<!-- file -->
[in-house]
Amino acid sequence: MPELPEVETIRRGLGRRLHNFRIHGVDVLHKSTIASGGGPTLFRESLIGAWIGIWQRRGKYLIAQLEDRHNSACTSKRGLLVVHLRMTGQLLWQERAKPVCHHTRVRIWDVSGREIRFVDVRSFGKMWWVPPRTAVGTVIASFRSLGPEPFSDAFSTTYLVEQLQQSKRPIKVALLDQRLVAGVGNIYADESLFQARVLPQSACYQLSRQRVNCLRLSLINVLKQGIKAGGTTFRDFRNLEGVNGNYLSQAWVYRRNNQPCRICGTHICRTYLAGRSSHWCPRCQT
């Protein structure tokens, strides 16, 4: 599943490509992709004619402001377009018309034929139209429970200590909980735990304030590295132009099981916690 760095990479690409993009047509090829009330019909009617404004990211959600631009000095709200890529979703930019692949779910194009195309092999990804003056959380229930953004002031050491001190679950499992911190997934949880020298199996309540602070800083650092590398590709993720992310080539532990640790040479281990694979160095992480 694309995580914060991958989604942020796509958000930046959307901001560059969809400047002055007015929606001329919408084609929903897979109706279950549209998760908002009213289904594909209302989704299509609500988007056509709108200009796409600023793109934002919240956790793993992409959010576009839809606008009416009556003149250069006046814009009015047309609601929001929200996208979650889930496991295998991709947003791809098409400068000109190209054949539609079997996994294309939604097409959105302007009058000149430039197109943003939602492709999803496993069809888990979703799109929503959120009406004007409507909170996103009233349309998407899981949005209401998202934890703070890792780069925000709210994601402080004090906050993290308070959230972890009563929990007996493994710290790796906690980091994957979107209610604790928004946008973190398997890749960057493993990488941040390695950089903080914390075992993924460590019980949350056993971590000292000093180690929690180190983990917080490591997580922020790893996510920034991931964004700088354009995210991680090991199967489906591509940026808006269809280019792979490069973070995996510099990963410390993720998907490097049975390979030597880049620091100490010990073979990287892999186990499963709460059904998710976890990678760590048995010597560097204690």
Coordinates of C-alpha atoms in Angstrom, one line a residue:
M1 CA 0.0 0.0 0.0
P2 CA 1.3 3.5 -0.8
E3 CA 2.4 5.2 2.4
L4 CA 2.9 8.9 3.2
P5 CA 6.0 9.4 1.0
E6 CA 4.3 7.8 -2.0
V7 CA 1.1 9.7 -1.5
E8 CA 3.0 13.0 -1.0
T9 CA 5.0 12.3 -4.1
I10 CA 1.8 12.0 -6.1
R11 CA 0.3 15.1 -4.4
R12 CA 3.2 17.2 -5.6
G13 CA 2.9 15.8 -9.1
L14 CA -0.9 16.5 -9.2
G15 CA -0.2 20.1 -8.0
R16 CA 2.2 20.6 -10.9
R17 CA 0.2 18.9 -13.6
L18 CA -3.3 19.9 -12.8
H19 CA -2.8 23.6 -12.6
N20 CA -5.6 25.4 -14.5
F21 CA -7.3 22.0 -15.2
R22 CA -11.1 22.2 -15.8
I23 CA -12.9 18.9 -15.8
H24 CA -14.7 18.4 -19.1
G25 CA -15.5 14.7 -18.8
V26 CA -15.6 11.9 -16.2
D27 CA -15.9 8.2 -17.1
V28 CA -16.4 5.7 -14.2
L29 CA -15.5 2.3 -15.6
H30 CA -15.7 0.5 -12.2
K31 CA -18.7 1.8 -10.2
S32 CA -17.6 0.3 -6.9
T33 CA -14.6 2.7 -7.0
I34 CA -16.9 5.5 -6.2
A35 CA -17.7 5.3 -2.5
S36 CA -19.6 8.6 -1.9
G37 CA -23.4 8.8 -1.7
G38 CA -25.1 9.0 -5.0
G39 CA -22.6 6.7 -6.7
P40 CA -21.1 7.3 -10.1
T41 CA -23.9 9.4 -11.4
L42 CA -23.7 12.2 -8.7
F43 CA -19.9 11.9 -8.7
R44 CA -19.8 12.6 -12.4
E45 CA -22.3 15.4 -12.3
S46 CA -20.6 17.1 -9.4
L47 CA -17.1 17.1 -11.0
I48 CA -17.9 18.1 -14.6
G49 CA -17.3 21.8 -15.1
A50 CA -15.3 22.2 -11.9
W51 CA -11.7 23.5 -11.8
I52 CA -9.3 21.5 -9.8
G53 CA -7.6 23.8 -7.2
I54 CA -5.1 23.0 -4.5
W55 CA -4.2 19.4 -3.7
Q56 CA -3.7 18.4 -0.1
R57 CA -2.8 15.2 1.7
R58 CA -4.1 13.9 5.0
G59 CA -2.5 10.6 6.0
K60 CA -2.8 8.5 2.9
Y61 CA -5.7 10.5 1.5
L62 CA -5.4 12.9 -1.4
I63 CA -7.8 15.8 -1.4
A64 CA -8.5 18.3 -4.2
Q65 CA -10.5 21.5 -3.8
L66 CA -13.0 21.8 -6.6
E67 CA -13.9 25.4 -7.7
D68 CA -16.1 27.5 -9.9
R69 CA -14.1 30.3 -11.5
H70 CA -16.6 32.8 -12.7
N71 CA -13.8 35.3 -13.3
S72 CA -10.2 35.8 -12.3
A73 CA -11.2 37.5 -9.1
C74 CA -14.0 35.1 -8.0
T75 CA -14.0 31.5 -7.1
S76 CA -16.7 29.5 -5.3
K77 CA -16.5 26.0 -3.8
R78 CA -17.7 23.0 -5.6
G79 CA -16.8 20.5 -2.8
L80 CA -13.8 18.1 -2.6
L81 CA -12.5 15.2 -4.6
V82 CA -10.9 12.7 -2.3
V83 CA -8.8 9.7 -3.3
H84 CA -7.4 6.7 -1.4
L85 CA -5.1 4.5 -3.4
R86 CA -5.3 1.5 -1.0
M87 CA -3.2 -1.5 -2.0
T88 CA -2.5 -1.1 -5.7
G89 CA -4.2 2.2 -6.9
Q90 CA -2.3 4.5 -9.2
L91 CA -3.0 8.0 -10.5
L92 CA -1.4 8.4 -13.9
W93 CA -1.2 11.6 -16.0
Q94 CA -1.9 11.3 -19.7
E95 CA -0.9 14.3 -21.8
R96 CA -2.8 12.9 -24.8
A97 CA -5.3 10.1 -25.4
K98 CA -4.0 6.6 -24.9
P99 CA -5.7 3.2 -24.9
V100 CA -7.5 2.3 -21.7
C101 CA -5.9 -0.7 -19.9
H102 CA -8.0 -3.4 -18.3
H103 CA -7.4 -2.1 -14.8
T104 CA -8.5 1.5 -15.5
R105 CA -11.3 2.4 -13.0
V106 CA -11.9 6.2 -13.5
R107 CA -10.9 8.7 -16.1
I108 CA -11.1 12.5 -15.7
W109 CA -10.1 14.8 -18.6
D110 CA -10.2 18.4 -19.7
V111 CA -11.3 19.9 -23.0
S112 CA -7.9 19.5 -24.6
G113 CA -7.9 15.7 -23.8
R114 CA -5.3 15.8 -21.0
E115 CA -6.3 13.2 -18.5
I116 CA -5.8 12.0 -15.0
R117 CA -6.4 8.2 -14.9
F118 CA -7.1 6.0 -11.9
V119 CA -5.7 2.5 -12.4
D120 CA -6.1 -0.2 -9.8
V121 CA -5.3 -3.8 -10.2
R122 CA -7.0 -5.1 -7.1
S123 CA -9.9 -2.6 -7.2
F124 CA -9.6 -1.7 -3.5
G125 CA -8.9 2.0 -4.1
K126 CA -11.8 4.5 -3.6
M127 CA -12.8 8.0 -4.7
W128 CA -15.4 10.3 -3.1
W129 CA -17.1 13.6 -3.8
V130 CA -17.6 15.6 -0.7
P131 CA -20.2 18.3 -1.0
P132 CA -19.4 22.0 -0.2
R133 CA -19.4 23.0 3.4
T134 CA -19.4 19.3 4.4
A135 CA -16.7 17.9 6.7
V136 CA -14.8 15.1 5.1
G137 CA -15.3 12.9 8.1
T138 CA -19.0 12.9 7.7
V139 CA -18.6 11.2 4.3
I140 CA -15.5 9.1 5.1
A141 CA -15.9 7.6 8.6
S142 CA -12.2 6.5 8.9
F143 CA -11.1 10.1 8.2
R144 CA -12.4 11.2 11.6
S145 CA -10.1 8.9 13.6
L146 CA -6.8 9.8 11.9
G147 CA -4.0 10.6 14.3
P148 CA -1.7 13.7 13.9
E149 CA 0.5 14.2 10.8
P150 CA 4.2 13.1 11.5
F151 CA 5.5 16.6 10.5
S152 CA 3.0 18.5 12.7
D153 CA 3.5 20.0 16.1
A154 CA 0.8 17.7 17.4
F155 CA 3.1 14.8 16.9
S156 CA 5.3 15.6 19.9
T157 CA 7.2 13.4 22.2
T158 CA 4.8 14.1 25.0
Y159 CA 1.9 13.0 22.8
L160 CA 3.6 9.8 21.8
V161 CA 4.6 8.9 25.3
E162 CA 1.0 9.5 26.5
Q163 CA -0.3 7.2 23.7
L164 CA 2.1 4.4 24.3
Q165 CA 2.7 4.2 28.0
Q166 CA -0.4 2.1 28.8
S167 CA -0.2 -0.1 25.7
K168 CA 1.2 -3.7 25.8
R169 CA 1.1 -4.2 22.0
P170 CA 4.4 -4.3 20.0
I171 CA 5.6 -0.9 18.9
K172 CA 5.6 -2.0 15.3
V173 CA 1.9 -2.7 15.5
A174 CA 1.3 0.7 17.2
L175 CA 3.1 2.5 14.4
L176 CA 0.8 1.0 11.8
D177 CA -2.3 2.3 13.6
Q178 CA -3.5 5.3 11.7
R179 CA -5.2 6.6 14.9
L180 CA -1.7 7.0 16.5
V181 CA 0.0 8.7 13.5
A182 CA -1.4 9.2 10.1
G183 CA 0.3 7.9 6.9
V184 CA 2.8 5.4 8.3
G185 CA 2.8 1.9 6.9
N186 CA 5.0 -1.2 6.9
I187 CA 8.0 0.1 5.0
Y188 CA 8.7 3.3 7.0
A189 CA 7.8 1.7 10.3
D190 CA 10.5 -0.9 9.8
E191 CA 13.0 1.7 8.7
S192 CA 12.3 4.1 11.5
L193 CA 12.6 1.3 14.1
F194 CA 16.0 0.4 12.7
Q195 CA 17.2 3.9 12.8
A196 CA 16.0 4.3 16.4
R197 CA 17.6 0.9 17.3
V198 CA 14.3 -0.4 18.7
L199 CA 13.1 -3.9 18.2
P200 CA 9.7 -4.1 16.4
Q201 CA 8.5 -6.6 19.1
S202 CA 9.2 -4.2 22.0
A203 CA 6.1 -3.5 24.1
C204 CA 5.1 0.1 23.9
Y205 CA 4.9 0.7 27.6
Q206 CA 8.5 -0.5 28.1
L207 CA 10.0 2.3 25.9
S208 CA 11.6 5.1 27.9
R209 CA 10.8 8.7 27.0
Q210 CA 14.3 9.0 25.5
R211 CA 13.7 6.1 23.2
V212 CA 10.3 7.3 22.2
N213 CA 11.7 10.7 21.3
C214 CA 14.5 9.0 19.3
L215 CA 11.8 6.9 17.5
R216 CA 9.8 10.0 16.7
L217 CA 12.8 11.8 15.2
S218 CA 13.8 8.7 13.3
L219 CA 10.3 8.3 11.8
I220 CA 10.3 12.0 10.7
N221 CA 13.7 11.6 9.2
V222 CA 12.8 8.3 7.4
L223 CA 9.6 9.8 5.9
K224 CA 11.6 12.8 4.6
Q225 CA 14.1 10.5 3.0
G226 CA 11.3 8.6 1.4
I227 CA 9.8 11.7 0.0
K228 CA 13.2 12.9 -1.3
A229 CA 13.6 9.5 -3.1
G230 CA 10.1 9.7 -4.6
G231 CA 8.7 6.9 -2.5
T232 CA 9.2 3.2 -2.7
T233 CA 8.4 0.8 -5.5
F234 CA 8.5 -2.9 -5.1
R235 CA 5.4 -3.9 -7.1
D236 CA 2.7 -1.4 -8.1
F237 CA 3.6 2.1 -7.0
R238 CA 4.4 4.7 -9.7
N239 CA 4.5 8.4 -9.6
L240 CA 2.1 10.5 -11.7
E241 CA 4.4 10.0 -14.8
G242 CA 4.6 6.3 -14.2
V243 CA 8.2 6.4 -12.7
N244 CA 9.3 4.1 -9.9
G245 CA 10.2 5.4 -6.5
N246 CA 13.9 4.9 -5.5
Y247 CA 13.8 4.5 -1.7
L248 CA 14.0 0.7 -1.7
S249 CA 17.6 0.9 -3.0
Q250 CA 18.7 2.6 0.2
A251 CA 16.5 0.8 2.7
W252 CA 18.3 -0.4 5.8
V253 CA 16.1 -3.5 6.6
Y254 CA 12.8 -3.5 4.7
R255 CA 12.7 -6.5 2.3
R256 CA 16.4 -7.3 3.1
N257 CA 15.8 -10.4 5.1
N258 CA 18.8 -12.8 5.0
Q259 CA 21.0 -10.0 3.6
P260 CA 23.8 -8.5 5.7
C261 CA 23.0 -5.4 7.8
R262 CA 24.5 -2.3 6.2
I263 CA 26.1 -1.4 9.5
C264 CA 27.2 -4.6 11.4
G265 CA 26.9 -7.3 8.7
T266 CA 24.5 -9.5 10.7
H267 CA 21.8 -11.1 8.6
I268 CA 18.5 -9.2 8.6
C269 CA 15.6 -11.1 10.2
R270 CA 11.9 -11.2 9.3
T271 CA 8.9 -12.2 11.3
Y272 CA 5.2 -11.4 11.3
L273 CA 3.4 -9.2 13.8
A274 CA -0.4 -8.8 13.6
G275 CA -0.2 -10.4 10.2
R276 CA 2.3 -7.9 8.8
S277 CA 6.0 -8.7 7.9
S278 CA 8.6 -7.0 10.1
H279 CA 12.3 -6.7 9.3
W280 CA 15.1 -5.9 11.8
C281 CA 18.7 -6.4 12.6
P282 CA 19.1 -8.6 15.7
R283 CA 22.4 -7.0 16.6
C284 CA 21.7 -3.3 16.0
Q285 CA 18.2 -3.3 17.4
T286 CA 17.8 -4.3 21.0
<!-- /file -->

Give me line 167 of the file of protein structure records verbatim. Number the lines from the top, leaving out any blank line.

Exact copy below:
Q163 CA -0.3 7.2 23.7